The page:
8 This can stop the eustachian tube from opening as it should, preventing air from reaching the middle ear. When this happens, the middle ear can fill up with fluid that can become thick, like glue. This problem is called glue ear or otitis media with effusion. The build-up of fluid in the middle ear reduces the movement of the eardrum and ossicles, and so causes a loss of hearing. The changes in pressure caused by the build-up of fluid can be painful. Because children have smaller, more horizontal eustachian tubes they're more likely than adults to get glue ear. Most will get better without treatment and their hearing will return to normal. But get advice from your GP in any case. If your child has glue ear and it does not get better, an ENT (ear, nose and throat) surgeon may recommend an operation called a myringotomy where a tiny ventilation tube called a grommet is inserted temporarily into the eardrum.
9 This allows air into the middle ear and prevents a build- up of fluid. For more information, see our factsheet Glue ear. 8. 2843R Ear problems 12/5/09 12:07 Page 9. Ears and ear health Otosclerosis Otosclerosis affects more women than men. It can run in families and often begins around the age of 30. It is caused by a bony overgrowth of the stapes one of the three tiny bones (ossicles). that stretch across the middle ear. The stapes becomes rigid and sound vibrations cannot pass freely through the ossicles. If otosclerosis is not treated, it will continue to worsen and affect hearing more severely. Hearing aids are very useful if you have otosclerosis. Most people can have an operation a stapedectomy or stapedotomy.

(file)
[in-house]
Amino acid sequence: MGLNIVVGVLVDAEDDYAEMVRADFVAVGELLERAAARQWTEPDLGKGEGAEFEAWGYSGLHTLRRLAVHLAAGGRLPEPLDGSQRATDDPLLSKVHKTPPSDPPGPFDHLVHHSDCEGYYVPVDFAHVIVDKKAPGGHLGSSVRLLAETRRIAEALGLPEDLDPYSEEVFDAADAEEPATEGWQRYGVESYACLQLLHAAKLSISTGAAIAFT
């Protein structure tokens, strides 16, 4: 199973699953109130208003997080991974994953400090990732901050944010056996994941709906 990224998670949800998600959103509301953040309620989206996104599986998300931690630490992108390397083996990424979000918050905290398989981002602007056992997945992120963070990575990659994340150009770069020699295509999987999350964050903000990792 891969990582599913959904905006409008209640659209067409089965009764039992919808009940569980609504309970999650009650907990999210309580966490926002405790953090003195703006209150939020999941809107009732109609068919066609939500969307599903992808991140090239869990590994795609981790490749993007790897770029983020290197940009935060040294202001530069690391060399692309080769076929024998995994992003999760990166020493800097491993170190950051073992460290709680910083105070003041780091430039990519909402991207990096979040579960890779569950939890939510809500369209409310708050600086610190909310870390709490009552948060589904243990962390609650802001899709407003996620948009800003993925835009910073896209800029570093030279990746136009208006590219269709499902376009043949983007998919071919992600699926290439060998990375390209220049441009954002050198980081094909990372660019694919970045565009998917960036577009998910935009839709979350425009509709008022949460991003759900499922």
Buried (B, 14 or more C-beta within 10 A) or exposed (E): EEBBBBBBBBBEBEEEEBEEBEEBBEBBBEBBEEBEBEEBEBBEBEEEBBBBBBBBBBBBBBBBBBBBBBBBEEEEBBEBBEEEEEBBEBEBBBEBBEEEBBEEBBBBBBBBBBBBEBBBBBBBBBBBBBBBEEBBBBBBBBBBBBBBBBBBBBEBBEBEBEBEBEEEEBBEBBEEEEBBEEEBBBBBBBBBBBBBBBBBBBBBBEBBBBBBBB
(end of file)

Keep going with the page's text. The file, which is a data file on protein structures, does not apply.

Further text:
10 A tiny piston replaces the stapes so that sound can travel to the inner ear. This operation has a high success rate. For more information, see our factsheet Middle ear conditions. Damaged ossicles The ossicles are tiny bones in the middle ear. Serious infections and head injuries can damage them, and occasionally babies are born with malformed ossicles. Ossicles can be repaired or replaced by having an operation called an ossiculoplasty. Perforated eardrums Perforated eardrums can be caused by untreated otitis media, other serious ear infections, head injuries, explosions, or poking things in your ear. They normally heal by themselves and any hearing loss is only temporary. More serious damage can be treated by an operation called a myringoplasty, where a tissue graft is used to seal up the hole.